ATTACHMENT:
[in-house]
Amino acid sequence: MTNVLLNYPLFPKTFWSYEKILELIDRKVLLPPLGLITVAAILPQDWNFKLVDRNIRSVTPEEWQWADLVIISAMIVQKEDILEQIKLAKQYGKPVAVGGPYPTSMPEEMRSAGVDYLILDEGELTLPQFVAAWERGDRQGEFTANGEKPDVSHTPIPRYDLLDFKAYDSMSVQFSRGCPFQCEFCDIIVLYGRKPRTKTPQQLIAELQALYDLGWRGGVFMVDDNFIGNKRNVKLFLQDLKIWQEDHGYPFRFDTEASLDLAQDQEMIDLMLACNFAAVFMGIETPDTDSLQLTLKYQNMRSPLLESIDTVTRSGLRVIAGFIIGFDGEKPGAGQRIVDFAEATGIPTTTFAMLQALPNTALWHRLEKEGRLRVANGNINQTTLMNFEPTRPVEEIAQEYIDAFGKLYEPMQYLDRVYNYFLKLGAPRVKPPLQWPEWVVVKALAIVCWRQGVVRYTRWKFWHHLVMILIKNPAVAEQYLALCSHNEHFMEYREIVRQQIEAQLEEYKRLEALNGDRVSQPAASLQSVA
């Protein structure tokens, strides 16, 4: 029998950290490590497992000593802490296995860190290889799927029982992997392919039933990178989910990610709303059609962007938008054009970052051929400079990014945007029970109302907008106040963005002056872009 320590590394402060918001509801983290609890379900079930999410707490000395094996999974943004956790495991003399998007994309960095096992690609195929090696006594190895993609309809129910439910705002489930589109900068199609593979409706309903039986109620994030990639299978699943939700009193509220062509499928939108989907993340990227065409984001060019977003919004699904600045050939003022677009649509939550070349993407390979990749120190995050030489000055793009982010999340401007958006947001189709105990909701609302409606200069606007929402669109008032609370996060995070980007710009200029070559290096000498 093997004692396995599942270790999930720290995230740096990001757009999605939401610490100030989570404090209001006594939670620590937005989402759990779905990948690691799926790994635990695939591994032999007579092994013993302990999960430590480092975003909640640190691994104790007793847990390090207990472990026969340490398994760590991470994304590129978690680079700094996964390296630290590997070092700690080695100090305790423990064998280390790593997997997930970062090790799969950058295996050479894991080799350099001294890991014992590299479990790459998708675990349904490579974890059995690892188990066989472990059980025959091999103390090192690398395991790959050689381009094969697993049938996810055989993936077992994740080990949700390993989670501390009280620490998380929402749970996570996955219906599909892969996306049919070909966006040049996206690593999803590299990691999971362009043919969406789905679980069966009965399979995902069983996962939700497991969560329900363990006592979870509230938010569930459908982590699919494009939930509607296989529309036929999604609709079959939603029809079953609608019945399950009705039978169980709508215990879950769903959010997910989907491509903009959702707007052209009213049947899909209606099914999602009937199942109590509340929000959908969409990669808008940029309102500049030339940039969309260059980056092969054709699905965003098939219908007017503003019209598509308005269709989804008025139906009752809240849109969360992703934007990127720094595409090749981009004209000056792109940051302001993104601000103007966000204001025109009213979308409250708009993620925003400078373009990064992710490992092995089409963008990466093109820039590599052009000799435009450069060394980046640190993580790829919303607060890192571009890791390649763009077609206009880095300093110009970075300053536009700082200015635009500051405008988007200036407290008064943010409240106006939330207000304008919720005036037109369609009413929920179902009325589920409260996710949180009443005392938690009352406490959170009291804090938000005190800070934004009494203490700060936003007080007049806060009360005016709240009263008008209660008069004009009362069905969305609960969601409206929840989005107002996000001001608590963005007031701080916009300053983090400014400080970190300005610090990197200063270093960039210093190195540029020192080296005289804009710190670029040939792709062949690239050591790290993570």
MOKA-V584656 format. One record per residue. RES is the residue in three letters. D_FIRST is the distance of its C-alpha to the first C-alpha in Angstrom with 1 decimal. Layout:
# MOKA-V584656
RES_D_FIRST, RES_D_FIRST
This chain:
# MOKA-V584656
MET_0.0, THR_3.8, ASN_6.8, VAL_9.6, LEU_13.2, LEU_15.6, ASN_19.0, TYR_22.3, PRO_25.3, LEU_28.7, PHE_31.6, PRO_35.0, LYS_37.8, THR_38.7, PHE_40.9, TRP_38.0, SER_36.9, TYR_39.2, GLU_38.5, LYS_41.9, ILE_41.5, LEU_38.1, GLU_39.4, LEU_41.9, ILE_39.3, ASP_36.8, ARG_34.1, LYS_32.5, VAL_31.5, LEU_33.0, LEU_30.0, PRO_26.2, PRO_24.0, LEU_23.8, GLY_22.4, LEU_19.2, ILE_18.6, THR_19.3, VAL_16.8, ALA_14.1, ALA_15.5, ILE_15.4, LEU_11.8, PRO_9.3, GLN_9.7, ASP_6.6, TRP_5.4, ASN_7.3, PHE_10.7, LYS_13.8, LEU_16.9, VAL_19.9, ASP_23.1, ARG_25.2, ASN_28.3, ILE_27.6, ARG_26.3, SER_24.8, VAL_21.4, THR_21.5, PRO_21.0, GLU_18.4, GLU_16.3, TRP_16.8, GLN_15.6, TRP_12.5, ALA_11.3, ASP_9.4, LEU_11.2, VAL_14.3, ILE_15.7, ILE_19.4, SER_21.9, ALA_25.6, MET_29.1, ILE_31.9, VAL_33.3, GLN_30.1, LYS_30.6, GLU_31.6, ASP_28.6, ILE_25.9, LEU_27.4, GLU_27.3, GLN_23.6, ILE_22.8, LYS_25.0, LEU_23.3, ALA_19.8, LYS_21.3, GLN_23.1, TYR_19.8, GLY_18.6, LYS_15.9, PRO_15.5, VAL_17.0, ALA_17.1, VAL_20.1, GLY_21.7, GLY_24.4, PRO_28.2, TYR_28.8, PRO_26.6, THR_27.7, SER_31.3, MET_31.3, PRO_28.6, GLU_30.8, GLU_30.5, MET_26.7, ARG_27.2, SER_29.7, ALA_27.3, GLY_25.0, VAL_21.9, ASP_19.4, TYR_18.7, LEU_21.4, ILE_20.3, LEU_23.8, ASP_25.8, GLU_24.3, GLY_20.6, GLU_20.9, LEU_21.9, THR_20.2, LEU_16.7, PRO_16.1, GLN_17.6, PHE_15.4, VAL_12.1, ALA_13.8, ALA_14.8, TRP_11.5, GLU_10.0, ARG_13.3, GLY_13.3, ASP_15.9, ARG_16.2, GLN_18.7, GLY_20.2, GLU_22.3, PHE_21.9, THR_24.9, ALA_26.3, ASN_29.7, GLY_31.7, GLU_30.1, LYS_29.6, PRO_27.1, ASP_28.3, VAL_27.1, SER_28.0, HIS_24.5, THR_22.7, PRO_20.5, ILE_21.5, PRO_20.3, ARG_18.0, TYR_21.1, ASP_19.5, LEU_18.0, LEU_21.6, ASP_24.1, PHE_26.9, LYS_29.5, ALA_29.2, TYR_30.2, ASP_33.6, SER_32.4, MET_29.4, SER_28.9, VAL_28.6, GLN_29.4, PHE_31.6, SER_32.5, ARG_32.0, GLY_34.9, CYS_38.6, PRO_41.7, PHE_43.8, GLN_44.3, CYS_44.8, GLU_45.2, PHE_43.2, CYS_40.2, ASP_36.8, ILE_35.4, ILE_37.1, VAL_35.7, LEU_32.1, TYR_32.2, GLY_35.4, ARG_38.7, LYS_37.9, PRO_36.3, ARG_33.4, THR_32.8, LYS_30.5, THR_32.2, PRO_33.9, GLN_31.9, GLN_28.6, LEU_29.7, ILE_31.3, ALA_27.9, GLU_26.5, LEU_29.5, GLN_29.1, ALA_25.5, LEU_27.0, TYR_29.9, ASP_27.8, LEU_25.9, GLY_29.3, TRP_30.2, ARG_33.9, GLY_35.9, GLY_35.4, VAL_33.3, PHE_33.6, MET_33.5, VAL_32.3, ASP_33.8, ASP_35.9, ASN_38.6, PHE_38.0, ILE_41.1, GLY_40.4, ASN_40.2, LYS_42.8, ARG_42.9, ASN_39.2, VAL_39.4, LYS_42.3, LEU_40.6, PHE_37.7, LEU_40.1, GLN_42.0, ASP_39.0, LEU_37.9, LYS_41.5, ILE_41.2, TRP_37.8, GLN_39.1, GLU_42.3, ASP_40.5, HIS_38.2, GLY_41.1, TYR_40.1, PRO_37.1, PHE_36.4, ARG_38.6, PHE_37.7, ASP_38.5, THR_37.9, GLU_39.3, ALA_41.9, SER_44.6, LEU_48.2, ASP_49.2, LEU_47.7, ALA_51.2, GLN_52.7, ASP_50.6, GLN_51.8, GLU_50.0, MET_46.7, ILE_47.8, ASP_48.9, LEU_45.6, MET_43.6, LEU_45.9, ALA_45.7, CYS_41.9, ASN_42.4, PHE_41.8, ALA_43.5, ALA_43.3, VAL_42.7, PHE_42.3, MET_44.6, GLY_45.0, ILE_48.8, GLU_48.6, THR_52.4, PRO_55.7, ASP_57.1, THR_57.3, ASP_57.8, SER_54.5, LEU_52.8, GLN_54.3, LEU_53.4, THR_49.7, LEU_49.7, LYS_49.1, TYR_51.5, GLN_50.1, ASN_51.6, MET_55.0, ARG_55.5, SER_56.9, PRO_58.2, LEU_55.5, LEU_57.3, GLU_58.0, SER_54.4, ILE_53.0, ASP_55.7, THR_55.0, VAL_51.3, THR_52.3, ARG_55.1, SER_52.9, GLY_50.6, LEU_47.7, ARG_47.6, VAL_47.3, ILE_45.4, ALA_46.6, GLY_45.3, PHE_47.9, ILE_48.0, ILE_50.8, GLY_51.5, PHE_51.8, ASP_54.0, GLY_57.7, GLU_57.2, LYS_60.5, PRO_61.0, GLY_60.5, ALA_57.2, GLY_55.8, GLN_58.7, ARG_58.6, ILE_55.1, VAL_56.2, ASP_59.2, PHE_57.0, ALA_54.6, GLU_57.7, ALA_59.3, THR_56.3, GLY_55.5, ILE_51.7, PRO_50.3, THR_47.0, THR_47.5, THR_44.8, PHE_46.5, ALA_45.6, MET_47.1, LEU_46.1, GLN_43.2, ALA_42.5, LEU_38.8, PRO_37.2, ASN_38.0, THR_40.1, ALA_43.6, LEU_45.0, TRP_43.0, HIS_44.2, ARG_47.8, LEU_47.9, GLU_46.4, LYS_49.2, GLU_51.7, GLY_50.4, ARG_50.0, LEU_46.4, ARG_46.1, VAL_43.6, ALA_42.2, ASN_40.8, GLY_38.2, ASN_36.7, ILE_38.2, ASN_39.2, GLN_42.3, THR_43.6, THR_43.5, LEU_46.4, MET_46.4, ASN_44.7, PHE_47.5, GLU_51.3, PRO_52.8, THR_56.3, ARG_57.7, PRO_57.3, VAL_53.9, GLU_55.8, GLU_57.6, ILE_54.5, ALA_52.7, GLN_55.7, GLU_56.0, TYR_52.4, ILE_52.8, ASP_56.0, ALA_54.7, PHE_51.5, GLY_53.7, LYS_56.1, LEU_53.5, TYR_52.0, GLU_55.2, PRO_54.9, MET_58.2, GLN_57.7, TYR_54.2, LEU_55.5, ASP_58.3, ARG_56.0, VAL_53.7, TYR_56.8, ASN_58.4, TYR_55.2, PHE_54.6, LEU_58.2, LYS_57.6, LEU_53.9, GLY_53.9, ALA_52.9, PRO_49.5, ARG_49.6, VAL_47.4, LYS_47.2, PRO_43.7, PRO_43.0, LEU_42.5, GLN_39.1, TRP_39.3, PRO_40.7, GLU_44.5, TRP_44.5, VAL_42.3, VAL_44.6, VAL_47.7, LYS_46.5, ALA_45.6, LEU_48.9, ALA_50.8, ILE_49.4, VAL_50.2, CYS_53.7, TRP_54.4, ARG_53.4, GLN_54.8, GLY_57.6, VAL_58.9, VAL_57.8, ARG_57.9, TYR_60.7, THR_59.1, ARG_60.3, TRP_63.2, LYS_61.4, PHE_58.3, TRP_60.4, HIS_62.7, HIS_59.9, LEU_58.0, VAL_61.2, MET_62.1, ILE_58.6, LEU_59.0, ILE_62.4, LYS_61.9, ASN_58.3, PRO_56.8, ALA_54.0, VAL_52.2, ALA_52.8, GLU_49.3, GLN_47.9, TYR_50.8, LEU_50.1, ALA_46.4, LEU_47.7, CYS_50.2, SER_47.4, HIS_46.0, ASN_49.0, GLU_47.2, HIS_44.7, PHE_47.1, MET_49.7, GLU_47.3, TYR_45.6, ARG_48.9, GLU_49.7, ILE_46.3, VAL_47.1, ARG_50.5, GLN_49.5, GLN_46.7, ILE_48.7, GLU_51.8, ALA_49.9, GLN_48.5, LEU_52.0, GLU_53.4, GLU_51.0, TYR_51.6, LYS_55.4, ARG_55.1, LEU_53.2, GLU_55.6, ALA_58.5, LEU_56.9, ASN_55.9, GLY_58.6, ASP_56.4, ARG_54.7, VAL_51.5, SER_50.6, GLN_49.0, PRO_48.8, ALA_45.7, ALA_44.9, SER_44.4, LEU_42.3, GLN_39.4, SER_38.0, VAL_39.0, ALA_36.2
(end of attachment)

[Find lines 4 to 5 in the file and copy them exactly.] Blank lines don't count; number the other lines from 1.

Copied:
MOKA-V584656 format. One record per residue. RES is the residue in three letters. D_FIRST is the distance of its C-alpha to the first C-alpha in Angstrom with 1 decimal. Layout:
# MOKA-V584656